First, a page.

Chad: Radio shows for young, illiterate populations in the Sahel
- A community reporter in Mao, Chad
- Training community reporters, Mao, Chad
- A community reporter interviewing in the market, Mao, Chad
With an extremely low literacy rate and half the population under 15 years old, the Chadian media sector offers one of the few outlets for young people and others to engage in issues relevant to their lives. Radio is a vital vessel of information for the people of Chad which creates a natural fit with their oral culture.
So, drawing on the expertise of the Equal Access local production team in the Chadian capital, N’Djamena, we worked towards the launch of three long-running radio series on youth, good governance and religious tolerance as part of USAID’s Peace Through Development (PDEV) programme in the Sahel region.
We spent the first weeks organising stakeholder workshops for key media, religious and state institutions to suggest ideas for themes and styles of programming. Our production team wrote the shows based on these insights. For the drama series they used the Sabido Method of radio serial writing, involving entertaining characters with whom the target audience can empathise. Next to peers and parents, role models in media can be effective in shaping cultural attitudes and behaviour.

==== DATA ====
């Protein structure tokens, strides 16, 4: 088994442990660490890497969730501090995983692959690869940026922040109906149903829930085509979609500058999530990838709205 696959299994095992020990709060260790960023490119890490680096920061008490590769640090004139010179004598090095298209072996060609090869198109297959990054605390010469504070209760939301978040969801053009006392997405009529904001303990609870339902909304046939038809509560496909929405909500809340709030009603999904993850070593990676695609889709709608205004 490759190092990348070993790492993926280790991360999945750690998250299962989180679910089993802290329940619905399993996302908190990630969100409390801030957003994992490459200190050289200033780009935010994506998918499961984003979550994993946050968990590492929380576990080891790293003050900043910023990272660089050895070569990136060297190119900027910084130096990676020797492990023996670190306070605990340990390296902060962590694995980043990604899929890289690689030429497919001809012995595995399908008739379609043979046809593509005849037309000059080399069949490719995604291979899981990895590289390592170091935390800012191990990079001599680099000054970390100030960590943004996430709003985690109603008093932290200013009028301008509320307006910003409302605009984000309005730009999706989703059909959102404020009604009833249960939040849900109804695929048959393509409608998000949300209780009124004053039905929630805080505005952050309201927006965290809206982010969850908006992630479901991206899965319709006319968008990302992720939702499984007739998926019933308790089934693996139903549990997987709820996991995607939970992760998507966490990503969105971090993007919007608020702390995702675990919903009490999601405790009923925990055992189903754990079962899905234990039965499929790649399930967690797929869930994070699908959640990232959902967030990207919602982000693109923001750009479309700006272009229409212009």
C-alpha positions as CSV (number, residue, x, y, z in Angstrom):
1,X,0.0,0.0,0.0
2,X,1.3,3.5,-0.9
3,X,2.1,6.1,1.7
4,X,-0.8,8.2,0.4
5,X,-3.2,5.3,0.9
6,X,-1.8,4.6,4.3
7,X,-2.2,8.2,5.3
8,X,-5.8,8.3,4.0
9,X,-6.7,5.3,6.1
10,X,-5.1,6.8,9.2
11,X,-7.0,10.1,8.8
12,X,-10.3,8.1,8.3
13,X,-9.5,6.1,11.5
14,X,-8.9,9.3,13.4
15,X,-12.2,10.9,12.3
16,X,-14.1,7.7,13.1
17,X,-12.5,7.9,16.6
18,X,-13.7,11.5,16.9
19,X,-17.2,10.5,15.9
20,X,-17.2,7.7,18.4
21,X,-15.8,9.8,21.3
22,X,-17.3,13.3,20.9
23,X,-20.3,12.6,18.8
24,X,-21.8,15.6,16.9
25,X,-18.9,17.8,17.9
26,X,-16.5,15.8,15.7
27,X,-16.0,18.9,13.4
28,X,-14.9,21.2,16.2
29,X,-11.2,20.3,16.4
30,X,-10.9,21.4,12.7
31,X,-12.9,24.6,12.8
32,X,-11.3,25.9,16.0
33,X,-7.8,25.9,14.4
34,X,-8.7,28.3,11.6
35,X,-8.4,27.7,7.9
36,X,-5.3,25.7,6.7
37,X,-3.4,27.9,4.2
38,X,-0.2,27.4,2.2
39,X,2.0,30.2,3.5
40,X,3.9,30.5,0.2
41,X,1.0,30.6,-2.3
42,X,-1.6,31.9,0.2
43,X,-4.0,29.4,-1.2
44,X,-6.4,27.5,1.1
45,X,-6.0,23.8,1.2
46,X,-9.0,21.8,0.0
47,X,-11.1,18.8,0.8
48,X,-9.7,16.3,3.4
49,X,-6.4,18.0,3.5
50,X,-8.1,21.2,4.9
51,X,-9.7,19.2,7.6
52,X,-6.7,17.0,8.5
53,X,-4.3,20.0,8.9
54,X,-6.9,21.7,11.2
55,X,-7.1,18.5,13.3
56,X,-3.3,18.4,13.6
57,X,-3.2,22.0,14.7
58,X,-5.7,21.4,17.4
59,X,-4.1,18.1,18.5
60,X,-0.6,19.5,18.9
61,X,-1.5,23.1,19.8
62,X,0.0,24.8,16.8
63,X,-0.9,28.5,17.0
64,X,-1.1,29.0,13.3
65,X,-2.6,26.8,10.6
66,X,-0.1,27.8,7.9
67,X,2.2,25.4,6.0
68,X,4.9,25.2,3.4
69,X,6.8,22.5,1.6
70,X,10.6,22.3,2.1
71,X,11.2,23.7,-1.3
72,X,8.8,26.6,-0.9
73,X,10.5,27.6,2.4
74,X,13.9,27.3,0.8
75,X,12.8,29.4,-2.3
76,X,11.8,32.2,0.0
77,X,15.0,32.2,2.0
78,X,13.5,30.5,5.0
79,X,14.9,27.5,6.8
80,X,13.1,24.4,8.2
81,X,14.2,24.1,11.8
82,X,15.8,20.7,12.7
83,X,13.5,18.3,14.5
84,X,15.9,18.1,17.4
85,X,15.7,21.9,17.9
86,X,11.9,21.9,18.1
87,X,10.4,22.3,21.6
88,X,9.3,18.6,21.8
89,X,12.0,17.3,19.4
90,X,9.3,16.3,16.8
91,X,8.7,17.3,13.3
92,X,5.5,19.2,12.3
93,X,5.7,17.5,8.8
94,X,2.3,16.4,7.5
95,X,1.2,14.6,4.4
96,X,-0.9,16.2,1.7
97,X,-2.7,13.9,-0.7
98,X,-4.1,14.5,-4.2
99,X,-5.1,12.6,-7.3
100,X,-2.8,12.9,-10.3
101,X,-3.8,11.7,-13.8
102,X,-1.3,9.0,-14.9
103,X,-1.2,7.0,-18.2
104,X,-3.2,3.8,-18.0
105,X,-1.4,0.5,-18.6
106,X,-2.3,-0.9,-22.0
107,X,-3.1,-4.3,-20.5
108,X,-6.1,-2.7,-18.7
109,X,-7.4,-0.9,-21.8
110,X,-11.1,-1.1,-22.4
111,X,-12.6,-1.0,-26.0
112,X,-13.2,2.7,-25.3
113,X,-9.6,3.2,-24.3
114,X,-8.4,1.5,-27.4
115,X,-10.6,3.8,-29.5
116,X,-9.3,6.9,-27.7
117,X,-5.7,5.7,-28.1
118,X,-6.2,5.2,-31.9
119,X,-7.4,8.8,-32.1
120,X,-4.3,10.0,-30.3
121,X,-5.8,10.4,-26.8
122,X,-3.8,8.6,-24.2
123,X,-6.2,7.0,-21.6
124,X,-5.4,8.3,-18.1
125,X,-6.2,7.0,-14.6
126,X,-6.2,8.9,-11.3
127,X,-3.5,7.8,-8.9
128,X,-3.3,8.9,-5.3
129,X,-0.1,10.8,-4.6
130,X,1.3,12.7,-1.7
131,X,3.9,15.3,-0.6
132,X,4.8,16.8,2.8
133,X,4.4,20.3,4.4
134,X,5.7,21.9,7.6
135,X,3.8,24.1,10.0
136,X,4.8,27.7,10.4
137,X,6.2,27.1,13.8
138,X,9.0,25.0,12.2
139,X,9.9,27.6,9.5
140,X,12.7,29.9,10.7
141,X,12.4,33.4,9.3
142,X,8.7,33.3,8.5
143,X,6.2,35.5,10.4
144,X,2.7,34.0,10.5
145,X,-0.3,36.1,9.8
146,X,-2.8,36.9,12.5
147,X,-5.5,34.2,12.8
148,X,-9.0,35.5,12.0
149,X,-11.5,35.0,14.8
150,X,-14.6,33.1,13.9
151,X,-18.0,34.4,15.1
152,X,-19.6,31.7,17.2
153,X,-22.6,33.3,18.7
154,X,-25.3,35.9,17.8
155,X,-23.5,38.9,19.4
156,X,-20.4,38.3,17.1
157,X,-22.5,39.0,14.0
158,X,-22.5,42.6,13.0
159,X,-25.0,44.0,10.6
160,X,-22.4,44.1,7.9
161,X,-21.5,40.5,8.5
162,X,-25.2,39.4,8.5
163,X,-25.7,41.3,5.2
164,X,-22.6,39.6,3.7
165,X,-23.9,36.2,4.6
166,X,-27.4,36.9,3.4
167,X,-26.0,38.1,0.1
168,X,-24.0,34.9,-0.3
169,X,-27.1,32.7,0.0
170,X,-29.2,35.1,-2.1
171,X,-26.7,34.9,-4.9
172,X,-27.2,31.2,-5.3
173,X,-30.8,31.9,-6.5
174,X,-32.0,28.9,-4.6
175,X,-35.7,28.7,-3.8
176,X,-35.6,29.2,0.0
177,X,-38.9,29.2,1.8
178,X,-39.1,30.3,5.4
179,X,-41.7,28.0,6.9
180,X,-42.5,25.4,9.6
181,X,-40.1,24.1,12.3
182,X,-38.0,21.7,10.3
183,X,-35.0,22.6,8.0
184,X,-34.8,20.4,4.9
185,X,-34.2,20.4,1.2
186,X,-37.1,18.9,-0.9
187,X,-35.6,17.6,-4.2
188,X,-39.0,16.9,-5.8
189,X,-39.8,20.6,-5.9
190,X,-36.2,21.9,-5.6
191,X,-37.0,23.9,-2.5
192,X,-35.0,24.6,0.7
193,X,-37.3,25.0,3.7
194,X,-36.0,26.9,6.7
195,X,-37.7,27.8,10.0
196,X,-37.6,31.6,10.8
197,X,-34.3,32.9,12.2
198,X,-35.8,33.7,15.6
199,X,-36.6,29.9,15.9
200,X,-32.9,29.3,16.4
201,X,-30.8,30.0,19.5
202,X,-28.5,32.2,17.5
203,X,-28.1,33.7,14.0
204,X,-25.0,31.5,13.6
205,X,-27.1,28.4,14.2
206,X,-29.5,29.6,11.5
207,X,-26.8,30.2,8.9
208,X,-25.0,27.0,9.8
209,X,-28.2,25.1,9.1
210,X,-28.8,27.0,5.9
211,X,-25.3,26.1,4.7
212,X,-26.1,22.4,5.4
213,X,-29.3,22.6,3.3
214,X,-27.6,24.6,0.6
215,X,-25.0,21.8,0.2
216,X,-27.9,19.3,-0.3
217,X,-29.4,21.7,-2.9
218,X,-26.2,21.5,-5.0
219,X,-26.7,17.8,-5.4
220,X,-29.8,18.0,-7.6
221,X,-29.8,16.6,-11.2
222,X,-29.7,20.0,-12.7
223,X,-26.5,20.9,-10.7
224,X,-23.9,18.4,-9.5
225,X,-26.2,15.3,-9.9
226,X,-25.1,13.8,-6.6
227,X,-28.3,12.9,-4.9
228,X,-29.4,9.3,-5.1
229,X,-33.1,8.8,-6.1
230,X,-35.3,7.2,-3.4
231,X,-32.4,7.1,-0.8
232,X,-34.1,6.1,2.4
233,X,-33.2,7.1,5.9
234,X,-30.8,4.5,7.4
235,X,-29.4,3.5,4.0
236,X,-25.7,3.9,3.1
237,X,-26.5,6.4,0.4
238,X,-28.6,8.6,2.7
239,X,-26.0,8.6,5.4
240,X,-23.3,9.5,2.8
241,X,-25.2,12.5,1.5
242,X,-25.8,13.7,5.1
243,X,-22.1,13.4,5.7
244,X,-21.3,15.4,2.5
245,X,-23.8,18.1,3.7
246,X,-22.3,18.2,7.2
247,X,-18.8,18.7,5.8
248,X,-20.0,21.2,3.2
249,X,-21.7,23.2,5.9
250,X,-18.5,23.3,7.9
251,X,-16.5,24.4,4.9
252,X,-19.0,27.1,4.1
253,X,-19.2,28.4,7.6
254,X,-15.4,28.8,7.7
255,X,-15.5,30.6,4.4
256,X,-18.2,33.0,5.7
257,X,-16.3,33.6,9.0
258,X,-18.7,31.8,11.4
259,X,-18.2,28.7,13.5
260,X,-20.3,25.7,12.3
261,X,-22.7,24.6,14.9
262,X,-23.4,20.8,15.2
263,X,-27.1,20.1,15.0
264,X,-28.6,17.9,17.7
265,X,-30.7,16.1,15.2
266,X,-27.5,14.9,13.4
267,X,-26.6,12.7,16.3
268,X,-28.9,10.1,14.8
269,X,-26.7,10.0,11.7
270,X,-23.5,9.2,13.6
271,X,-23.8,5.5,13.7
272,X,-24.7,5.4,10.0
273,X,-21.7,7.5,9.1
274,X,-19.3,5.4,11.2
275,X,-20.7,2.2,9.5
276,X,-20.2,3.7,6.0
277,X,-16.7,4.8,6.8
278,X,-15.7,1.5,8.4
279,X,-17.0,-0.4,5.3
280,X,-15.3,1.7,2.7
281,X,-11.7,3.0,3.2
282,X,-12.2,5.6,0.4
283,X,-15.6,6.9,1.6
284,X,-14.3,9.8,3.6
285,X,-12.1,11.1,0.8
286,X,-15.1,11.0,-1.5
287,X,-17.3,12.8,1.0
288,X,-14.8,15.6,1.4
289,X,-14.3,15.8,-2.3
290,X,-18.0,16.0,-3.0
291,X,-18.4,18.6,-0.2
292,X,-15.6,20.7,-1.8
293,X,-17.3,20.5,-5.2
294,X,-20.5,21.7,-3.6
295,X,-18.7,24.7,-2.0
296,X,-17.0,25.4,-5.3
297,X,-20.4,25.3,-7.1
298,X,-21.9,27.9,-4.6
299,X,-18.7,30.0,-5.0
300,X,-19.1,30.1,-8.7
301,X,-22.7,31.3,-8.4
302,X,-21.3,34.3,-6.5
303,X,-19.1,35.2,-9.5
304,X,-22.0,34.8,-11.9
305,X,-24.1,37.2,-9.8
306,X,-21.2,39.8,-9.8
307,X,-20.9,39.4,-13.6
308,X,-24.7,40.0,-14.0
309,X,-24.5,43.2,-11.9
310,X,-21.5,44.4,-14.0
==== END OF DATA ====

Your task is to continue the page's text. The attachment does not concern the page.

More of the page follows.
We trained over 100 men and women from remote regions of the county to become community reporters using simple audio technology to collect voices from their own villages and local areas to include in the programmes. This meant that in every radio drama and chat show episode, local voices and views were always represented – a new style of inclusive and participatory radio for the Chadian people. In the absence of broadband Internet and literacy skills, this is a key technique for local voices to be heard on national media channels.
We also worked with one of Equal Access’ technicians from Nepal to carry out a radio mapping exercise on 15 FM stations around the country to measure their impact and their reach. It was the first time in the country this had been done. And after 2 years of regular production and broadcast, there were nearly 1 million Chadians listening to the radio programmes.